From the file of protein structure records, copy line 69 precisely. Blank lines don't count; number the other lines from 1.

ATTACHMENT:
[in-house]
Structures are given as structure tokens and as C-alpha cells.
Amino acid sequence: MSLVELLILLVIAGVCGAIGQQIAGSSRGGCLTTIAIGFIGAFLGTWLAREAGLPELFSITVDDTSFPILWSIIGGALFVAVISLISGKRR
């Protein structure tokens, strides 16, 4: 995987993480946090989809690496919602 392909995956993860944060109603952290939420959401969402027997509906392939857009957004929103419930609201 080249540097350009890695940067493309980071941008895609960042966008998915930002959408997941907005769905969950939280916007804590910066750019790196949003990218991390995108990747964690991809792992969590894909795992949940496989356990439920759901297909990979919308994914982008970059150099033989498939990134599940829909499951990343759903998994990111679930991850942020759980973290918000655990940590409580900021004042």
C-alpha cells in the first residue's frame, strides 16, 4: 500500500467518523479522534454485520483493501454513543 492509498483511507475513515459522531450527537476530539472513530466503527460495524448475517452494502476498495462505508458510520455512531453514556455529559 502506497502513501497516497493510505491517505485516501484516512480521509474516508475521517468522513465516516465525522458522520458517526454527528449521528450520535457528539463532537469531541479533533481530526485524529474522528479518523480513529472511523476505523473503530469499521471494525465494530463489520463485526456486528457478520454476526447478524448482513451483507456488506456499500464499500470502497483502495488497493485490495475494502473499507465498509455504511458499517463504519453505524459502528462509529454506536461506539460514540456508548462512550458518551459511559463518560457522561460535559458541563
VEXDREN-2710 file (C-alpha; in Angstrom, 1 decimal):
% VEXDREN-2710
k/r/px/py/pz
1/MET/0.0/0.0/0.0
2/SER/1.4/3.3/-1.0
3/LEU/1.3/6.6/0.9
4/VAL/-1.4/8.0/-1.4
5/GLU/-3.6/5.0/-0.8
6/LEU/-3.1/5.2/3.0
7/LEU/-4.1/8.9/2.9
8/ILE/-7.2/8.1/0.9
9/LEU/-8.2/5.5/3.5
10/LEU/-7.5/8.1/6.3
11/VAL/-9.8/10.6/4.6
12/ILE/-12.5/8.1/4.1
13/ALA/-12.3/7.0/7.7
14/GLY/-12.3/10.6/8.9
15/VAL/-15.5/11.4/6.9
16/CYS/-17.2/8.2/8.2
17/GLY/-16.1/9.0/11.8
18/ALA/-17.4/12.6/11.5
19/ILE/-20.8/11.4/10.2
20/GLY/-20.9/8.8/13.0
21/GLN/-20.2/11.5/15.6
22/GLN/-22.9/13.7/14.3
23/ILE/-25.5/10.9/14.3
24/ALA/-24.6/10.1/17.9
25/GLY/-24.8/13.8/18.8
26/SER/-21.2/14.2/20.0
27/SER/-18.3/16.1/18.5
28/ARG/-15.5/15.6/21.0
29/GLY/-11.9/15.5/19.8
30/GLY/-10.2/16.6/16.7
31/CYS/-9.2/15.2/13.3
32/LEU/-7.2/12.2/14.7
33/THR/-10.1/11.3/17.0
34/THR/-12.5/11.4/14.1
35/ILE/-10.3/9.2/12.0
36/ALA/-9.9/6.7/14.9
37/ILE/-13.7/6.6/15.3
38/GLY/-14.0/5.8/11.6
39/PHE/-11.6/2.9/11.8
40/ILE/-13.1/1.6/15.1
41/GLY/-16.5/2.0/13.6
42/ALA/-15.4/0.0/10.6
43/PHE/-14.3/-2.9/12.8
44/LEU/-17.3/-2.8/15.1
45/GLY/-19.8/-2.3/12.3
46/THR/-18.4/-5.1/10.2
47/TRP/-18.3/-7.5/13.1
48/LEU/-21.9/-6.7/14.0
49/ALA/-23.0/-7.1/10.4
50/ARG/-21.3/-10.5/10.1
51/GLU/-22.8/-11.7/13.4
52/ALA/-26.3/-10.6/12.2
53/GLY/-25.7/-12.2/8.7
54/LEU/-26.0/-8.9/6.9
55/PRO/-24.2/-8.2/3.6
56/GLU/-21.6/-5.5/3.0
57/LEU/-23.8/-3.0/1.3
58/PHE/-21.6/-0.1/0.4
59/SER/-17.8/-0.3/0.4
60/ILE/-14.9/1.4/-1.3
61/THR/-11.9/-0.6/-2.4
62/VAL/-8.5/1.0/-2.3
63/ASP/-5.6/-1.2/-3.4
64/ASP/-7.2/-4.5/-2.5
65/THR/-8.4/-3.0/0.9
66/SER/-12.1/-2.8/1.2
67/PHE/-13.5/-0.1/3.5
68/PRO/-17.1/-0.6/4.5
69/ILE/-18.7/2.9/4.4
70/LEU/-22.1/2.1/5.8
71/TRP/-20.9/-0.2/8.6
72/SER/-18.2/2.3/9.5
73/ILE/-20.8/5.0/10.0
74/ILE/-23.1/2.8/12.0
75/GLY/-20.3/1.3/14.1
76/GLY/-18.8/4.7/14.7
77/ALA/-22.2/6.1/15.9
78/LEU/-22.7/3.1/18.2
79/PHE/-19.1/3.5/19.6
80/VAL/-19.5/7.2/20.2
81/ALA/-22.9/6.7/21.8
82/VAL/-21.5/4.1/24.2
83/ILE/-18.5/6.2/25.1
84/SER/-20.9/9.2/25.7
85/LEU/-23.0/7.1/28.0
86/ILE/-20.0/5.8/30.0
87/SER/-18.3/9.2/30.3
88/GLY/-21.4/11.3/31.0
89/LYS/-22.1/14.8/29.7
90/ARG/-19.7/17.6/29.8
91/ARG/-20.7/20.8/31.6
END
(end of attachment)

61/THR/-11.9/-0.6/-2.4